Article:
In 2002, lawmakers hit Connecticut’s small businesses with the Business Entity Tax, a $250 levy imposed to help balance that year's state budget deficit.
It was essentially a tax for existing in Connecticut—regardless of whether those businesses were profitable.
HB 6372 repeals this burdensome tax that was intended to be a temporary charge on certain unincorporated businesses.
The legislature’s Finance, Revenue, and Bonding Committee was scheduled to hear testimony on the bill March 17.
In submitted testimony, CBIA Counsel Louise DiCocco urged lawmakers to repeal the tax, which was supposed to sunset years ago.
DiCocco said that 15 years after its passage, the tax continues to irritate Connecticut’s small businesses—on top of the many other taxes and fees they already pay in Connecticut.
These include costs associated with state and local permits, and licenses related to the business, plus sales taxes for goods and services.
There are also property and personal income taxes—taxes and fees that are considerably higher than most other states, she said.
CBIA represents thousands of businesses, the vast majority of which have 25 or fewer employees.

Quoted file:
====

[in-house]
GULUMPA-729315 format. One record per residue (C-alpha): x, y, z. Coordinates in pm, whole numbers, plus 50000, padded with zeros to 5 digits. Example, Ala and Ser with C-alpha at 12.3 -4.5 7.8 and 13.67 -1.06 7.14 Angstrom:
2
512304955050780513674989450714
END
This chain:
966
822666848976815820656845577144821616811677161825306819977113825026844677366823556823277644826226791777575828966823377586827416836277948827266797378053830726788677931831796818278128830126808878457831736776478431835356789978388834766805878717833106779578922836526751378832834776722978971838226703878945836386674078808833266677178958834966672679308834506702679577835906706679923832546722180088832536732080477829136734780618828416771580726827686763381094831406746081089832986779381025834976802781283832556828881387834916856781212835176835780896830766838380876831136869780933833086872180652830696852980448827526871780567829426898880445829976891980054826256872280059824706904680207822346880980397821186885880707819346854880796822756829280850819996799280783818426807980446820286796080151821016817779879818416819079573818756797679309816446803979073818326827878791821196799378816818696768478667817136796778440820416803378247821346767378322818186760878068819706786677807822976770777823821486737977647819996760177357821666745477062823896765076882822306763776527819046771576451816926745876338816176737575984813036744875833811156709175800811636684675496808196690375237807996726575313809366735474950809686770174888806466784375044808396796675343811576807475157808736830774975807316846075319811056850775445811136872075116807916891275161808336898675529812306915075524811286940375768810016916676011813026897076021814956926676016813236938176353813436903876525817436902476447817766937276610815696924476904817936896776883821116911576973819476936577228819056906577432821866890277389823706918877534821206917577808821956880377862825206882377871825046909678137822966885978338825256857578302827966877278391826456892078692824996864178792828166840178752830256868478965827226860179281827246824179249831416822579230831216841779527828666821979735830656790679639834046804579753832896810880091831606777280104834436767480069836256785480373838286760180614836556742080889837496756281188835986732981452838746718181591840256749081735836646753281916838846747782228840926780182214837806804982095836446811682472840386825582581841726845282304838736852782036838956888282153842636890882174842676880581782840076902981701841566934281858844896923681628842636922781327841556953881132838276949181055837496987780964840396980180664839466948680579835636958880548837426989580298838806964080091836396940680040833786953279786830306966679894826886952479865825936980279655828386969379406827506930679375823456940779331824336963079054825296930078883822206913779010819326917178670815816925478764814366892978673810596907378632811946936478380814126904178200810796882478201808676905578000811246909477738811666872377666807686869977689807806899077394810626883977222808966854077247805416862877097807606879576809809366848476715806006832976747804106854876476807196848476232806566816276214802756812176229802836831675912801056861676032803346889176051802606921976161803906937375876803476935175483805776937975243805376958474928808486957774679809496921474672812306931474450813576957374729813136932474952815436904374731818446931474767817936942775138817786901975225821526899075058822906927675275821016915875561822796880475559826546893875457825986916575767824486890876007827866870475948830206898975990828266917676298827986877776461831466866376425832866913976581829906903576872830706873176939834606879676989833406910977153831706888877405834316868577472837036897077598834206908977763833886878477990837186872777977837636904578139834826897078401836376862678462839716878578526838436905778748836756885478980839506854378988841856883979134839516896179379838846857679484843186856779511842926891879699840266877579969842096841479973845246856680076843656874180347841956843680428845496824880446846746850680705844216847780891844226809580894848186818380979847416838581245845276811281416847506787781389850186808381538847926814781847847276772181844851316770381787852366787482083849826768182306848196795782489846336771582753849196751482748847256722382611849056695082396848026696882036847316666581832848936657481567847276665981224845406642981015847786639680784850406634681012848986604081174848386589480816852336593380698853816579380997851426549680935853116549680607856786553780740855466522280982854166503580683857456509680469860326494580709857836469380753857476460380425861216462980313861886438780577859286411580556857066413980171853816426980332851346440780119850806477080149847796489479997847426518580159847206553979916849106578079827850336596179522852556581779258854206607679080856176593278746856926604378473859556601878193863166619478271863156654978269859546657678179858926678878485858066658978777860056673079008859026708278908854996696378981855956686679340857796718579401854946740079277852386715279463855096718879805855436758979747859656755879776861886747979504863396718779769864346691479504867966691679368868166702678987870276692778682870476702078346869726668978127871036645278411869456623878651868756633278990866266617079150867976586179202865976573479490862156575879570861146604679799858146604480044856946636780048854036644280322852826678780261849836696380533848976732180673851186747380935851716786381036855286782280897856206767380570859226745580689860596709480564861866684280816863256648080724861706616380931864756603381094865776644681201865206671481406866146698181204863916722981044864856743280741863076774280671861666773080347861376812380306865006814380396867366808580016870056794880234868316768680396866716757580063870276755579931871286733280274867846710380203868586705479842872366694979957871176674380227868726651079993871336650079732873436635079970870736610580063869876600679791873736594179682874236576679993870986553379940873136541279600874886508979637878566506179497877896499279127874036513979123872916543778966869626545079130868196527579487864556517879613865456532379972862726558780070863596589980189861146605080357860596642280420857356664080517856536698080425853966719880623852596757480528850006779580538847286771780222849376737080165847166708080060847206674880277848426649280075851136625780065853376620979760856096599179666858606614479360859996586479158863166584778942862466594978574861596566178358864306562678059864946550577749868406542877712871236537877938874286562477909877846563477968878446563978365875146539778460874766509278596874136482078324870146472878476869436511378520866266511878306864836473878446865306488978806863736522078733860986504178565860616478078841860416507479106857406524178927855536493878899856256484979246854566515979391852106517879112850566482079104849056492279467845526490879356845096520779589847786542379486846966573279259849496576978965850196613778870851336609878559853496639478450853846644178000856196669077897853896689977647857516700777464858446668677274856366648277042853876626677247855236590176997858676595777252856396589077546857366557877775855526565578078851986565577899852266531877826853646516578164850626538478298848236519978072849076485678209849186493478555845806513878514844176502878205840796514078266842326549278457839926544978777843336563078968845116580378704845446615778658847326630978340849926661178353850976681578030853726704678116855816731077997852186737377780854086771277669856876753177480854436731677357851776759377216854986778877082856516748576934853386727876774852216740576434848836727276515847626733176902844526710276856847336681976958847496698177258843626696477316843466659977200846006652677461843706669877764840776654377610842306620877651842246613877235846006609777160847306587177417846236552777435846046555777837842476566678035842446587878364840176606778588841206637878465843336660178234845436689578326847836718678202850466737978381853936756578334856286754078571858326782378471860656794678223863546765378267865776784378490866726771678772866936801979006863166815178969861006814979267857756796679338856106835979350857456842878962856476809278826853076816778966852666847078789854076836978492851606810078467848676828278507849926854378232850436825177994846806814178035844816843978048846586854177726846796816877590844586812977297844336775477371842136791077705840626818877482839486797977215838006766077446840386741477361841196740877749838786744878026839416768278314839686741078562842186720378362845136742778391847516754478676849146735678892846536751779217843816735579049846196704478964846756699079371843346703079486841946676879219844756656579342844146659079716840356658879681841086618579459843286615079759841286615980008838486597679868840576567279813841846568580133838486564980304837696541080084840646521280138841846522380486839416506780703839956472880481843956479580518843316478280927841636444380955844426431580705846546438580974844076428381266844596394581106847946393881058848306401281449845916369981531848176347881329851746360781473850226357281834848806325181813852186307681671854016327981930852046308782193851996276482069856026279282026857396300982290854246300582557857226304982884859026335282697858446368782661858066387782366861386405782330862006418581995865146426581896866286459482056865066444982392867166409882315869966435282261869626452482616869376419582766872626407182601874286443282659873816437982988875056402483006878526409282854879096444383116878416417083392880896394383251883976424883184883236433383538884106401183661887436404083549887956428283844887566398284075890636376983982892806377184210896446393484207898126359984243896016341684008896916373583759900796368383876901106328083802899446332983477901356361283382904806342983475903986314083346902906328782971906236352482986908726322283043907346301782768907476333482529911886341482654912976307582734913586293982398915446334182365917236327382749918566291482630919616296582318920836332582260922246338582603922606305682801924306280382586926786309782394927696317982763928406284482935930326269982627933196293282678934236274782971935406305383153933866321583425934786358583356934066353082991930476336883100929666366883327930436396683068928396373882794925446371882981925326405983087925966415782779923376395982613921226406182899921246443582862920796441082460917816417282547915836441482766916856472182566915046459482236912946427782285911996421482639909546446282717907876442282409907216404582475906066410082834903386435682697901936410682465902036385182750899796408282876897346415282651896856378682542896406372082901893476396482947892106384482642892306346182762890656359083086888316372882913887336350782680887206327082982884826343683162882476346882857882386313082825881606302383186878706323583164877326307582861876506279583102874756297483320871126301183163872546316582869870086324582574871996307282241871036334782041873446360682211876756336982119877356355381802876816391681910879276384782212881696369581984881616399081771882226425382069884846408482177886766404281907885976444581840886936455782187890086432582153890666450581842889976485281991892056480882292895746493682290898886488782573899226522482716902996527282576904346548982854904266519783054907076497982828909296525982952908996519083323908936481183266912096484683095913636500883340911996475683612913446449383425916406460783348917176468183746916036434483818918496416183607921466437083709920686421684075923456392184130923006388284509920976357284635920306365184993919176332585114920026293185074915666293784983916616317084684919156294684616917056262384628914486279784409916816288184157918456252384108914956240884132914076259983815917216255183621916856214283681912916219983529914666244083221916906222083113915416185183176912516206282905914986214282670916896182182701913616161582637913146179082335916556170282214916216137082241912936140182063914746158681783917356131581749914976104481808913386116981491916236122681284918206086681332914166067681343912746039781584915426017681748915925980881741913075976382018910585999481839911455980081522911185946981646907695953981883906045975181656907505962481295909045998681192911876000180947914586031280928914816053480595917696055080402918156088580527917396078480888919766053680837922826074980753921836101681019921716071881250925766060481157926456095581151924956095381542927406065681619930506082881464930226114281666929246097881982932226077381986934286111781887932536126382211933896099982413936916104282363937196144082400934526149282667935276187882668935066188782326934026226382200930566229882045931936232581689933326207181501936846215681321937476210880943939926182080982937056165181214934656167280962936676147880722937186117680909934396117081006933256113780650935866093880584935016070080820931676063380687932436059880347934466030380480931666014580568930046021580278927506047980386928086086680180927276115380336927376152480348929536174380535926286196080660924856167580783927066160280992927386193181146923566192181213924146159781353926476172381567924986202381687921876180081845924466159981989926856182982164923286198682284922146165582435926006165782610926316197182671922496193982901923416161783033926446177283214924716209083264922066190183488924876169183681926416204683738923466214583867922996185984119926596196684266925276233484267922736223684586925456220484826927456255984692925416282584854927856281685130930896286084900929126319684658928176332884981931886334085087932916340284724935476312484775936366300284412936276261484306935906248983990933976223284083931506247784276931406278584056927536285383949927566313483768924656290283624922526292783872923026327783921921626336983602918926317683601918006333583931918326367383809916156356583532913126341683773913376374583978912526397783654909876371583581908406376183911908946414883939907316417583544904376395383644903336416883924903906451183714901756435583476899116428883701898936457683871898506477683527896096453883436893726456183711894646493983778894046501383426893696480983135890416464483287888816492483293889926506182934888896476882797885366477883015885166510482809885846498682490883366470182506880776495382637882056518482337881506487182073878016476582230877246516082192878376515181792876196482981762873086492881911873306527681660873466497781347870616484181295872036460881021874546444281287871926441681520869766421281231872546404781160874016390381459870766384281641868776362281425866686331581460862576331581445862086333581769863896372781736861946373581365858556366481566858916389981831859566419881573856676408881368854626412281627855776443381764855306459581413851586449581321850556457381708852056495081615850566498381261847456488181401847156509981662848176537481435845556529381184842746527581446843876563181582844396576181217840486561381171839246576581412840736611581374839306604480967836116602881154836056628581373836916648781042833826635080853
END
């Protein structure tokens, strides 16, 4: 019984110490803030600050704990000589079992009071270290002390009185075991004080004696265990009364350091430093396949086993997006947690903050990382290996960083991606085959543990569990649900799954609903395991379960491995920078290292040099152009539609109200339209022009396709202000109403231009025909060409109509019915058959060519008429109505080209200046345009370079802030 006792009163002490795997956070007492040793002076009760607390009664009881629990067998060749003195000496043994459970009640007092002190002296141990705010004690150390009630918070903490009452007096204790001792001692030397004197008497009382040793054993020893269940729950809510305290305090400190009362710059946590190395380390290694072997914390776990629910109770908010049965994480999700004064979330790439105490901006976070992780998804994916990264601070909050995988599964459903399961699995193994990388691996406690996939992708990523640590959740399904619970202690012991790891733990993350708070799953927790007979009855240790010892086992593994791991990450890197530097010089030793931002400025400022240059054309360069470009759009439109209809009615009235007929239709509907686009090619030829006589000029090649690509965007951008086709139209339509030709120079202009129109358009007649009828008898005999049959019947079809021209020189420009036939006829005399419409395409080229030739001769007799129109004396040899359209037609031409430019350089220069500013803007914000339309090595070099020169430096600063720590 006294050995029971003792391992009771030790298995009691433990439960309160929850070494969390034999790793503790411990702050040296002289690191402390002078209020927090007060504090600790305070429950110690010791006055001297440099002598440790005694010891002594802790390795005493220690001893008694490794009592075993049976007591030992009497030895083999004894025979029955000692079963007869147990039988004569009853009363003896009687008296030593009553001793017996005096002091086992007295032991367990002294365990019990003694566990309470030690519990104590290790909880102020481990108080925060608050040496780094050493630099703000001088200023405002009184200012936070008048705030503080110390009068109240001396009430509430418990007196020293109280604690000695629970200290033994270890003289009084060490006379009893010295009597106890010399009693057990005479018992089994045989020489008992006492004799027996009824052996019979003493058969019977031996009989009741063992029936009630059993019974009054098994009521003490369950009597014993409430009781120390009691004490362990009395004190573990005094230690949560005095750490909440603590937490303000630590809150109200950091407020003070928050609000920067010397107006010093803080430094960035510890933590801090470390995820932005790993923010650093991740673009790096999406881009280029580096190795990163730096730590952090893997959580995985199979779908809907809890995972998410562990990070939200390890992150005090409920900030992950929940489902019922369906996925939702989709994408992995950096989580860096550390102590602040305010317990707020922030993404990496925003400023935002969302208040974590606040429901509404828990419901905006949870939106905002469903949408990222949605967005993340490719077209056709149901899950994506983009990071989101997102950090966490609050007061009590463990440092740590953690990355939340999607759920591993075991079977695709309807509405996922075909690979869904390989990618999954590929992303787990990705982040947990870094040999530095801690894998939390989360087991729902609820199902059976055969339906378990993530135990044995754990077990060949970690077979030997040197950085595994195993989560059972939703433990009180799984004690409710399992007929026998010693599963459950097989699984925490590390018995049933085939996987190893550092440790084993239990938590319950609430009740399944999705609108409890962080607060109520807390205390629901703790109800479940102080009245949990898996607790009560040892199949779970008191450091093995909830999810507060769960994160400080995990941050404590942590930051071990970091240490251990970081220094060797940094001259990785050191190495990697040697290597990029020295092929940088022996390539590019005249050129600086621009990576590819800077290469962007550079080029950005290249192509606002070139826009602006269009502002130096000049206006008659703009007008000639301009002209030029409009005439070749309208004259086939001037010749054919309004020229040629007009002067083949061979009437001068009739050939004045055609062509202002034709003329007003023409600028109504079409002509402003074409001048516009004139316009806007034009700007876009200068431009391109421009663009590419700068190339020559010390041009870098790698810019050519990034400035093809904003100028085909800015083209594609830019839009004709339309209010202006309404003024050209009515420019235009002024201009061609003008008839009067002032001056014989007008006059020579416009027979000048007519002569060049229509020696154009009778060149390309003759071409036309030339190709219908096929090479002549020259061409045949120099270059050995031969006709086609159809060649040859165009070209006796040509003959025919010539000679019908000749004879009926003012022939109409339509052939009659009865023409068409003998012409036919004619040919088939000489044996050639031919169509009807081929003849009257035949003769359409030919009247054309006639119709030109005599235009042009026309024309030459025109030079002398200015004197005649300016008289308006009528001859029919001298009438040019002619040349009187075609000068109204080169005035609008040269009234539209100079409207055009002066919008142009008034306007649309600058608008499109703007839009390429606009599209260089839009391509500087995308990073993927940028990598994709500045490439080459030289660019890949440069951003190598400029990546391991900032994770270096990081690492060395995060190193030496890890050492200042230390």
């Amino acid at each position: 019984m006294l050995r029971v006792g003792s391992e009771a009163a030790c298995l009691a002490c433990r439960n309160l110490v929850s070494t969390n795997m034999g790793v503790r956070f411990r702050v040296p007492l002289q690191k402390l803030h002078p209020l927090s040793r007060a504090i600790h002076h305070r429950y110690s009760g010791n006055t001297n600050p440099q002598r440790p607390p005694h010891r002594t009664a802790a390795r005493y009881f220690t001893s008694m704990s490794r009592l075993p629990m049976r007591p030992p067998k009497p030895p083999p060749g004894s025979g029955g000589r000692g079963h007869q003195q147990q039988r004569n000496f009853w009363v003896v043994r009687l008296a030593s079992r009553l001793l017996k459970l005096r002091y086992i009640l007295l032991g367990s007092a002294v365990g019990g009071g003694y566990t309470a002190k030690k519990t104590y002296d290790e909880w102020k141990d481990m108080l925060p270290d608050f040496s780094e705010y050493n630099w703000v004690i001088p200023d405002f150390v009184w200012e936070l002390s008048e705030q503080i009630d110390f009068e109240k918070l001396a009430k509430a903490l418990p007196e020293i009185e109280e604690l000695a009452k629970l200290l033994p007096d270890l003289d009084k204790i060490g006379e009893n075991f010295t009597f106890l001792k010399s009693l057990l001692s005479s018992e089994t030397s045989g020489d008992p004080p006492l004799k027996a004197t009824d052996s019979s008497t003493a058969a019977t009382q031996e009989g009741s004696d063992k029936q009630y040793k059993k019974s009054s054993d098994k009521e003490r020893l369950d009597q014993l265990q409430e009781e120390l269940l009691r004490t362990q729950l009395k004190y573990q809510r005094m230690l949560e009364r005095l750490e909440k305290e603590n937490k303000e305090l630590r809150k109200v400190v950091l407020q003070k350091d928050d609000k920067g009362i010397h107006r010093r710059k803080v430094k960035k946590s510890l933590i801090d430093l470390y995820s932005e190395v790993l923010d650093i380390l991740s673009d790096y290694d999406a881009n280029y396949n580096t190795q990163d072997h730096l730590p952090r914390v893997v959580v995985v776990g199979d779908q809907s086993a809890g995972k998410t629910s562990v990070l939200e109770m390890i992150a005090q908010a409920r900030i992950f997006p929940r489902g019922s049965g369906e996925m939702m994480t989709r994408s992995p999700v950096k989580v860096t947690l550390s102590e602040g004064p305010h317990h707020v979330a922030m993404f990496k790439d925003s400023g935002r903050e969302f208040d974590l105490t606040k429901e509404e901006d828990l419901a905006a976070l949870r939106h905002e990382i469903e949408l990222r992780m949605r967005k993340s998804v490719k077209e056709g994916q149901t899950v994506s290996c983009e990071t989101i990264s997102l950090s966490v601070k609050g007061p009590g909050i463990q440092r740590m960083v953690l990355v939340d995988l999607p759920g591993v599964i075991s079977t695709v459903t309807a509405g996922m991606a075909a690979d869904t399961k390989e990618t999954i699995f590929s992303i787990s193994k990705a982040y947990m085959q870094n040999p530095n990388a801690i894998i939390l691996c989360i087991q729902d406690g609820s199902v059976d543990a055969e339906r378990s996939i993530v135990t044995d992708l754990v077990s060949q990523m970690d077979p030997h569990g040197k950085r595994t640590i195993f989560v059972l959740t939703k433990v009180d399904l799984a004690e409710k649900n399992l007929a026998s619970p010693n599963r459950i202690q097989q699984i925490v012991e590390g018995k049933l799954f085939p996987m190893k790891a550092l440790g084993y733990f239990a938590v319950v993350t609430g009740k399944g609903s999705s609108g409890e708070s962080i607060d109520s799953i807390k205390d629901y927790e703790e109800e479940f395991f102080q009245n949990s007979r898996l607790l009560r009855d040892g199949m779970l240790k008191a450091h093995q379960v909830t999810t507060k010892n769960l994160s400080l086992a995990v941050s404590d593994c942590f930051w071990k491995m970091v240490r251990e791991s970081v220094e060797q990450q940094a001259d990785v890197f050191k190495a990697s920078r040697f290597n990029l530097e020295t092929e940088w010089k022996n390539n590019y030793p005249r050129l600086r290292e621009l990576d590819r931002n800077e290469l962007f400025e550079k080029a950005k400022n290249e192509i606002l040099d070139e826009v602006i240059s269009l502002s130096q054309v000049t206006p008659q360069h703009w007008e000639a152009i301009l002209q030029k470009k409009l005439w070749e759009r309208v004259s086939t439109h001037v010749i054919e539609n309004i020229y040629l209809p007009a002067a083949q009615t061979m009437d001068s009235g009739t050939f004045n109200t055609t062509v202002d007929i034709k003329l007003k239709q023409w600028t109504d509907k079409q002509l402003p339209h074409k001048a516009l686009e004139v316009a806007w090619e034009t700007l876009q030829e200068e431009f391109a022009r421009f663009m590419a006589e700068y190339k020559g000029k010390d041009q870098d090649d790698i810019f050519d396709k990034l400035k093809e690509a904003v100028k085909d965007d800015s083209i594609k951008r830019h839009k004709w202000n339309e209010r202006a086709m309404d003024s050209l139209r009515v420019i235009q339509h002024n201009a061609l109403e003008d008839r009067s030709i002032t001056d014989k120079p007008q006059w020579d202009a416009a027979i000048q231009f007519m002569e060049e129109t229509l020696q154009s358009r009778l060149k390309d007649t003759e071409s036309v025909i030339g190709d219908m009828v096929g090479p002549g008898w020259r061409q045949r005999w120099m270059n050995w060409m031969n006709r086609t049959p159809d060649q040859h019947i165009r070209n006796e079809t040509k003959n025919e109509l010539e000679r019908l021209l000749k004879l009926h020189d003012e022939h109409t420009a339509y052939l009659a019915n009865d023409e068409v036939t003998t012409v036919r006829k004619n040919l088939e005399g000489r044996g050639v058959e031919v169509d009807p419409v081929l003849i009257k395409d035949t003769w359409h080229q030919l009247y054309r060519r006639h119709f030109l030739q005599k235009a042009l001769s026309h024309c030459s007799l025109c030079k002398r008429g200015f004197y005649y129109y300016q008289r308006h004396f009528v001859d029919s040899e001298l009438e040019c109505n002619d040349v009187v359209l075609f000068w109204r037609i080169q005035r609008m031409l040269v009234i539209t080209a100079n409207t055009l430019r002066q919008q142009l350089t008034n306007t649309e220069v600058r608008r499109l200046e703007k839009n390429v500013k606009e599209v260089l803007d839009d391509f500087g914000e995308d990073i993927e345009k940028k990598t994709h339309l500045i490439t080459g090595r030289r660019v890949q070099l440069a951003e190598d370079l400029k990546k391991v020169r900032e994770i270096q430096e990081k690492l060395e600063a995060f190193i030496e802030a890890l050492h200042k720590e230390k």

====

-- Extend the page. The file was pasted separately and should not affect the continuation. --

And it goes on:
“Businesses in Connecticut have been burdened by regulatory issues and unnecessary taxes for too long,” DiCocco said.
She cited a recent study from the Tax Foundation that ranked Connecticut second in the nation for state and local tax burdens as a percentage of state income.
Fifteen years after its passage, the tax continues to irritate Connecticut’s small businesses.
DiCocco urged lawmakers to repeal the tax.
“While some may suggest it is a ‘nominal’ fee, to most small business owners operating on very thin profit margins, putting the $250 back in their checkbook would be more than welcome and useful,” DiCocco said.
“For a small business, it could pay for a monthly utility bill, or purchase a new printer, or piece of office equipment.
“Beyond the cost savings, repealing the Business Entity Tax would be notable for the message that it sends to small businesses in Connecticut and outside our state as well— that Connecticut is open and welcomes small businesses.”